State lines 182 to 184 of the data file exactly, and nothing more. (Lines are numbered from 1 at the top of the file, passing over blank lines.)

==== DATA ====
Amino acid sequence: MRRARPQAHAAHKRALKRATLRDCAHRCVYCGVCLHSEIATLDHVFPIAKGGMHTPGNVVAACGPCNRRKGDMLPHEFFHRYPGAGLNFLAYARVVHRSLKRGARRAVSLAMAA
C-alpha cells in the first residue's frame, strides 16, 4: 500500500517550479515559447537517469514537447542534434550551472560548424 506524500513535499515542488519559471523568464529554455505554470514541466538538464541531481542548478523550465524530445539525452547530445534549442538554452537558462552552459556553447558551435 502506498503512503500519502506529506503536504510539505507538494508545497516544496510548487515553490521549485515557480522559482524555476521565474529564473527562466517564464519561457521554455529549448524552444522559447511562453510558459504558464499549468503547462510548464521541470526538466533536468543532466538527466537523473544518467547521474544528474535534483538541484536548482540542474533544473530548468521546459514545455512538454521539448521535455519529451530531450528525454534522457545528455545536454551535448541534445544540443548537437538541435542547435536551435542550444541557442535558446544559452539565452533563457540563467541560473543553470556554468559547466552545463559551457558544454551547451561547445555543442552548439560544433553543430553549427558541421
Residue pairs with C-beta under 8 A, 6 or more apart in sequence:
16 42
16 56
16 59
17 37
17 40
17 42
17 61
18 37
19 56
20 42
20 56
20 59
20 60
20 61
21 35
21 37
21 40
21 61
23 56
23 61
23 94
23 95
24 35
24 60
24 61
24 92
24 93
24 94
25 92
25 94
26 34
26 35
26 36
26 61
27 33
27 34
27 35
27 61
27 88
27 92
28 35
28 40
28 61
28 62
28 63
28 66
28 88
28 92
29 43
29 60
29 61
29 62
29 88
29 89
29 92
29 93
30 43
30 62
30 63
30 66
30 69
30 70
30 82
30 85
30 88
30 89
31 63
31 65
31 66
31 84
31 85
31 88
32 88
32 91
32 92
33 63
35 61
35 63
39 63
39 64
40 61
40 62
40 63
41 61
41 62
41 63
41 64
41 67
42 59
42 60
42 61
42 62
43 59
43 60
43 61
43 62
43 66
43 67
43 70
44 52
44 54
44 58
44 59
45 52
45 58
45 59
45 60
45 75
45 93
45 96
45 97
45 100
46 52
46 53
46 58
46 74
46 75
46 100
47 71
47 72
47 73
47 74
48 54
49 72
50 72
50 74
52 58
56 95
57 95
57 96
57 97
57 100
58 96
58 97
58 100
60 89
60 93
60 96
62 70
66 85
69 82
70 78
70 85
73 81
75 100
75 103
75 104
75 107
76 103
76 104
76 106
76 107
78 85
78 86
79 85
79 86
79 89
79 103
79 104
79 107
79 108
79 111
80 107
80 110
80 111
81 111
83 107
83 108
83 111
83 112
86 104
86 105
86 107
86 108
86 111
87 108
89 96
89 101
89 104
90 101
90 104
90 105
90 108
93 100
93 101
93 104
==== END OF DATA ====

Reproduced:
89 104
90 101
90 104